JOURNAL ARTICLE

Acute and long-term beta-adrenergic blockade for patients with neurocardiogenic syncope

M M Cox, B A Perlman, M R Mayor, T A Silberstein, E Levin, L Pringle, A Castellanos, R J Myerburg
Journal of the American College of Cardiology 1995 November 1, 26 (5): 1293-8
7594046

OBJECTIVES: This study was designed to prospectively evaluate the long-term outcome of drug therapy guided by head-up tilt testing for the management of unexplained syncope and near syncope.

BACKGROUND: Head-up tilt testing is used to evaluate patients with unexplained syncope. The validity of acute drug testing and the efficacy of long-term oral therapy for prevention of recurrent syncope have not been investigated in large patient groups.

METHODS: We studied 296 consecutive patients with unexplained syncope or near syncope who underwent 80 degrees head-up tilt testing with and without isoproterenol challenge. The efficacy of intravenous and oral beta-blocker therapy was evaluated by repeat testing. Patients with both positive and negative responses to therapy were followed up for rates of recurrence of syncope.

RESULTS: A total of 193 patients (65%) had a positive tilt test response; 89% of these 193 required isoproterenol challenge to elicit this response. Patients with a positive tilt test result had lower values for heart rate at rest (mean +/- SD 69 +/- 13 vs. 74 +/- 14 beats/min, p = 0.046) and systolic blood pressure (137 +/- 28 vs. 145 +/- 30 mm Hg, p = 0.0018) at baseline than did the patients with a negative tilt test result. Intravenous propranolol blocked the positive response in 163 (90%) of 181 patients retested. Oral beta-blockers were effective by tilt test criteria in 118 (94%) of 125 patients; 12 (10%) had recurrent clinical symptoms while taking beta-blockers. Eight (42%) of 19 patients who had a negative tilt test response during beta-blocker therapy had recurrent symptoms when they stopped therapy. Three (23%) of 13 patients receiving empiric beta-blocker therapy had recurrent symptoms. The follow-up period for the patients with a positive tilt test result was 28 +/- 11 months (range 5 to 48).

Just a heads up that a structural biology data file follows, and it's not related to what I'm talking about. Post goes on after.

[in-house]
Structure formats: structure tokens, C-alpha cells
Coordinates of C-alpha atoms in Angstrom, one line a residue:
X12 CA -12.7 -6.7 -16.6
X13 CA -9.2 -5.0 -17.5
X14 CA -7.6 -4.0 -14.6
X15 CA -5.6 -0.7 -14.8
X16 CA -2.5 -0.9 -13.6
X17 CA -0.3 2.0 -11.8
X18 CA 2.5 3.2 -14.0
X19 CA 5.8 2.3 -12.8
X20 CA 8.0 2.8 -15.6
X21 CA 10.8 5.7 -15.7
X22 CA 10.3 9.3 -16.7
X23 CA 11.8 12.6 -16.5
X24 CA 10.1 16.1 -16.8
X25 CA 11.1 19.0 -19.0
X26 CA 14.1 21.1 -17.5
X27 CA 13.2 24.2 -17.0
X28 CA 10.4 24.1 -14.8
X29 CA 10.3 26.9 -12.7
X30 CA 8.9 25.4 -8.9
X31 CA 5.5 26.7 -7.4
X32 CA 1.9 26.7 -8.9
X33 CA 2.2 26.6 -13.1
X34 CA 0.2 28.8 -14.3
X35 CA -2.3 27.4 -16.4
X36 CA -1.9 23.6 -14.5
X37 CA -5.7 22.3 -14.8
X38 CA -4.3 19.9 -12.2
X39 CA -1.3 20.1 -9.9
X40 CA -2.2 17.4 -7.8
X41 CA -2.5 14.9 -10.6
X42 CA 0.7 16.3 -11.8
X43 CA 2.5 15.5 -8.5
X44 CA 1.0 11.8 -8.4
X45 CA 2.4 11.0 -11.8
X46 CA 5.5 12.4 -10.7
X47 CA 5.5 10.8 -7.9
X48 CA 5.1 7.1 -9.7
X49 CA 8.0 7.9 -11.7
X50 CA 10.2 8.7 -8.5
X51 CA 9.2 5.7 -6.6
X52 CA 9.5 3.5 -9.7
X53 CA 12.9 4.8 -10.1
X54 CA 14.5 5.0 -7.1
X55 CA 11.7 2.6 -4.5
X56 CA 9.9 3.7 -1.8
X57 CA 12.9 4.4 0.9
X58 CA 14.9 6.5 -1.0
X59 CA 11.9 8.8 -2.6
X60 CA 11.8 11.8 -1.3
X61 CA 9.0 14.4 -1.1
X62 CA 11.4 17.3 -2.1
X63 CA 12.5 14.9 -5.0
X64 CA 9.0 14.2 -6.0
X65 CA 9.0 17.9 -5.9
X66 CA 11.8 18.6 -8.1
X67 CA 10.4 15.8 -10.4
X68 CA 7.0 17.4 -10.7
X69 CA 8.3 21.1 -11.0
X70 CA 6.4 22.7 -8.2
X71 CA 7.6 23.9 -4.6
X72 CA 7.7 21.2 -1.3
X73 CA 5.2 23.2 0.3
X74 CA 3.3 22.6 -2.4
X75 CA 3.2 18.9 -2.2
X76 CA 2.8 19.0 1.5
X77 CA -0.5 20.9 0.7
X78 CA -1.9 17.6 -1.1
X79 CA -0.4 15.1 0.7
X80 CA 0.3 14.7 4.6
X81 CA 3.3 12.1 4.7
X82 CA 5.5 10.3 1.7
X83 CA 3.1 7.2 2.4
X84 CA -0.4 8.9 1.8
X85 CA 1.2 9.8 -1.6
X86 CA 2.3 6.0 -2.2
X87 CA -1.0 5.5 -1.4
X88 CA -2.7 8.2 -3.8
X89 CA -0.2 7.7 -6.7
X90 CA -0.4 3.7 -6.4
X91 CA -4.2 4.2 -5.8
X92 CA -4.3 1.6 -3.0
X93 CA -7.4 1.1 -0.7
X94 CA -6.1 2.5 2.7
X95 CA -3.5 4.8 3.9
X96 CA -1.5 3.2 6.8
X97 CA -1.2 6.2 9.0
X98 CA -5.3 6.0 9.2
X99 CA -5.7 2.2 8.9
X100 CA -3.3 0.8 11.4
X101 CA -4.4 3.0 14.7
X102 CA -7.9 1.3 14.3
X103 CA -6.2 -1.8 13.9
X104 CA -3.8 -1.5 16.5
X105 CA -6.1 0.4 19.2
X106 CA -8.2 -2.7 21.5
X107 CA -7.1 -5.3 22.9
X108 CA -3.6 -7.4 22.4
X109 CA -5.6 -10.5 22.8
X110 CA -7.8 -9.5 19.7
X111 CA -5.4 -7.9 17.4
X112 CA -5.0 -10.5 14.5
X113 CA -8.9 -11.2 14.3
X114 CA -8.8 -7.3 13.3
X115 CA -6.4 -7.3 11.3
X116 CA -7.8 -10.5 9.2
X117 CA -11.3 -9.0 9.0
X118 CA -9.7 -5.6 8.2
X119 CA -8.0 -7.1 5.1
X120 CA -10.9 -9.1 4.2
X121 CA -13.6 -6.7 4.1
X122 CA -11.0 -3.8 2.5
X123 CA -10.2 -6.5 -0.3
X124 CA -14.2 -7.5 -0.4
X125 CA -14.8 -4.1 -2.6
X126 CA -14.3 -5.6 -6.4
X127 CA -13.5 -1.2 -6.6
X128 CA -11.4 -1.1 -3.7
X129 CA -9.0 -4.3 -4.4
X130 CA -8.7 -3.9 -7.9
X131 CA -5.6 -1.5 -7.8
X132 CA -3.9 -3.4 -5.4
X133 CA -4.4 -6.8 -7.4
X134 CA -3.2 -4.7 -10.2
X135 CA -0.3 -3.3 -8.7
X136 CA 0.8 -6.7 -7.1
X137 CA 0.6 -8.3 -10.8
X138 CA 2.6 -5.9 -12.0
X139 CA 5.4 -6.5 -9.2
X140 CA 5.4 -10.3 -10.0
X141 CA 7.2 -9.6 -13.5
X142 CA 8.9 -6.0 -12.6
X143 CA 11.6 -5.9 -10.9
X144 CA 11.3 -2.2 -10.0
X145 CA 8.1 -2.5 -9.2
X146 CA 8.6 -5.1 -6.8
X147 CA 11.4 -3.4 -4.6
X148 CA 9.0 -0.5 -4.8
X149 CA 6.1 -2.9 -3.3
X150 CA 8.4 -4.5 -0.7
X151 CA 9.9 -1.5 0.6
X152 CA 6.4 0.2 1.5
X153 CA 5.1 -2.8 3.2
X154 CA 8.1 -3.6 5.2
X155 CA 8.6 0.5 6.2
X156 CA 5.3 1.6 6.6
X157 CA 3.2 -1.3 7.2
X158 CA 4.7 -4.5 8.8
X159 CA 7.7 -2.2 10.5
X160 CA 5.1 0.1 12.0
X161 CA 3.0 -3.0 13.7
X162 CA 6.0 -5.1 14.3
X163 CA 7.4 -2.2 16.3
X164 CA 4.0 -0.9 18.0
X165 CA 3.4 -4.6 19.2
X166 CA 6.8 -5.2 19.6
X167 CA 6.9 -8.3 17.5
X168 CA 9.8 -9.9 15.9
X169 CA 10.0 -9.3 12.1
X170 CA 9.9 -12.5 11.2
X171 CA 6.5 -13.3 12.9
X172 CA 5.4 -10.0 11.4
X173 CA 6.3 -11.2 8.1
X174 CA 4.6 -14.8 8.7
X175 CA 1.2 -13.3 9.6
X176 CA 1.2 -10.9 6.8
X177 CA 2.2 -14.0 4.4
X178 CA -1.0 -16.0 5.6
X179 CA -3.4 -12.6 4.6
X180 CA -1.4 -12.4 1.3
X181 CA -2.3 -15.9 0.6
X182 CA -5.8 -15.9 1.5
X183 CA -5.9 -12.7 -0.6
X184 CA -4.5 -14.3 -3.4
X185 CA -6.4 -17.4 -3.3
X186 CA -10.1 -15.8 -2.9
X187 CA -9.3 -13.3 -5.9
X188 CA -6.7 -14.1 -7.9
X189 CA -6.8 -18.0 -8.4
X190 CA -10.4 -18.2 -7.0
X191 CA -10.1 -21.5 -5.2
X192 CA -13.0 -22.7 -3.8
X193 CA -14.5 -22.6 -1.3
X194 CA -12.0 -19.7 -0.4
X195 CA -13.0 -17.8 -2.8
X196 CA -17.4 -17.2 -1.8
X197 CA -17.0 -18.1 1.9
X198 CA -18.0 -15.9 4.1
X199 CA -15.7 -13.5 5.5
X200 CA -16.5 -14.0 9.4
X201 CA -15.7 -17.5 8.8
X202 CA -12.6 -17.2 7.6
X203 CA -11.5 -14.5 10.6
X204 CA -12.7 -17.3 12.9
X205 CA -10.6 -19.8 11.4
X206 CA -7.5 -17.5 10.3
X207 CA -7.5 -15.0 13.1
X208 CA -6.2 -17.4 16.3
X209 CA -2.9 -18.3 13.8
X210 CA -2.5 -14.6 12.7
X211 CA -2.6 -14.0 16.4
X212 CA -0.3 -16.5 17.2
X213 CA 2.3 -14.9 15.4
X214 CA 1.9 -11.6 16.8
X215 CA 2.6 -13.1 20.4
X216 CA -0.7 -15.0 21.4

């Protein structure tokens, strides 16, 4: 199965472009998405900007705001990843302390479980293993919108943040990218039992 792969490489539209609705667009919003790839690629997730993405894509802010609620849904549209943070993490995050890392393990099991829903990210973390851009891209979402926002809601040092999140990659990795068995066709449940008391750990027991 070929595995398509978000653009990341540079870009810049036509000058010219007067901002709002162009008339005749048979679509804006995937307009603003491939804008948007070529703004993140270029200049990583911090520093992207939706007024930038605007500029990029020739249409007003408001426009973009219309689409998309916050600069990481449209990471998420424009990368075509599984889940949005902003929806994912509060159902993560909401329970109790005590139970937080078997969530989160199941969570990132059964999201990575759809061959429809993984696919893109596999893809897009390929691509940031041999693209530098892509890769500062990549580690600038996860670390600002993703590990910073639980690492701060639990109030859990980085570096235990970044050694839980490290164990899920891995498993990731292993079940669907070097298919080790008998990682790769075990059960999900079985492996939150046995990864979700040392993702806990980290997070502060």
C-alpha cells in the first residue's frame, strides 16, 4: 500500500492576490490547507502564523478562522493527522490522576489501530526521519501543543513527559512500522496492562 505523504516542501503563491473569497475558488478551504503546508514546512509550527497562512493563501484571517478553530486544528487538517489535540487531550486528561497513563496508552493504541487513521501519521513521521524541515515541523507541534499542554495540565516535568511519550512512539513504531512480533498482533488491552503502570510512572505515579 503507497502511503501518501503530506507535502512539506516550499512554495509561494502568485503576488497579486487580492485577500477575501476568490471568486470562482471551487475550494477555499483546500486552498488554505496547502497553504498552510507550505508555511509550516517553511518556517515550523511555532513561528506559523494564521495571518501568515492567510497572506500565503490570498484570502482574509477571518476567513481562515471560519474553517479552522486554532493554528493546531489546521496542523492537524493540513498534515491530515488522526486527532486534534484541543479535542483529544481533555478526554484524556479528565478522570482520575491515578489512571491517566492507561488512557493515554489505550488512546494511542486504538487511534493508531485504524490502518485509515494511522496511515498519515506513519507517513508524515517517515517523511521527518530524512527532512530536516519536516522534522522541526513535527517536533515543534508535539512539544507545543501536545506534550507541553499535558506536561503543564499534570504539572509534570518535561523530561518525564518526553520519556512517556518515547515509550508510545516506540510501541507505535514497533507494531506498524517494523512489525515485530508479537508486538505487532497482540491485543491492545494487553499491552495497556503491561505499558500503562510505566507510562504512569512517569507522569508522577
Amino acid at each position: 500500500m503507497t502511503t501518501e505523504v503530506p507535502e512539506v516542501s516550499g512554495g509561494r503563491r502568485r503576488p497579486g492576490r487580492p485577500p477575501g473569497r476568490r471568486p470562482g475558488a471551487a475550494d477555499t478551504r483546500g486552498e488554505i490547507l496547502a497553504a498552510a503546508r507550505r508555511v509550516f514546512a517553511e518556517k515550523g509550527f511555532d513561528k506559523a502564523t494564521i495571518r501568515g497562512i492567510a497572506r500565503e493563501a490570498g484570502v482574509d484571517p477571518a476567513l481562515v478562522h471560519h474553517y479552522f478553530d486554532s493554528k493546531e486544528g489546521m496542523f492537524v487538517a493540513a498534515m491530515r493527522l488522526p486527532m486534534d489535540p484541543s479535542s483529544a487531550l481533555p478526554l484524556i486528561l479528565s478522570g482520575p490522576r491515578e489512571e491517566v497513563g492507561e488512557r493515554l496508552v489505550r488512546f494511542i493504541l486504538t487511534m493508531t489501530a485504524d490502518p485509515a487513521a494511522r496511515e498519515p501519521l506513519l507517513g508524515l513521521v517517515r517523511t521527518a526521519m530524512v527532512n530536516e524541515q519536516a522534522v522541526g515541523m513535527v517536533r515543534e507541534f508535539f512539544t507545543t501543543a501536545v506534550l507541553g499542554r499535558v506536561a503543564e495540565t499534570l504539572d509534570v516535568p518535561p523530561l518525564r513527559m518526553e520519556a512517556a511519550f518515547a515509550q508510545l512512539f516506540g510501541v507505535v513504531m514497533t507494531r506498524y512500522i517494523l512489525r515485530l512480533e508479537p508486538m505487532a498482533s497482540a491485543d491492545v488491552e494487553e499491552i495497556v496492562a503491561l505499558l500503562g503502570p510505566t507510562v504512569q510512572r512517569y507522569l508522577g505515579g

CONCLUSIONS: Intravenous propranolol is effective in preventing neurocardiogenic syncope diagnosed during head-up tilt testing and predicts the response to oral beta-blocker therapy. Oral beta-blocker therapy prevents recurrent syncope in the majority of patients. Recurrence of syncope is lowest when efficacy of oral beta-blocker therapy is confirmed by repeat head-up tilt testing.

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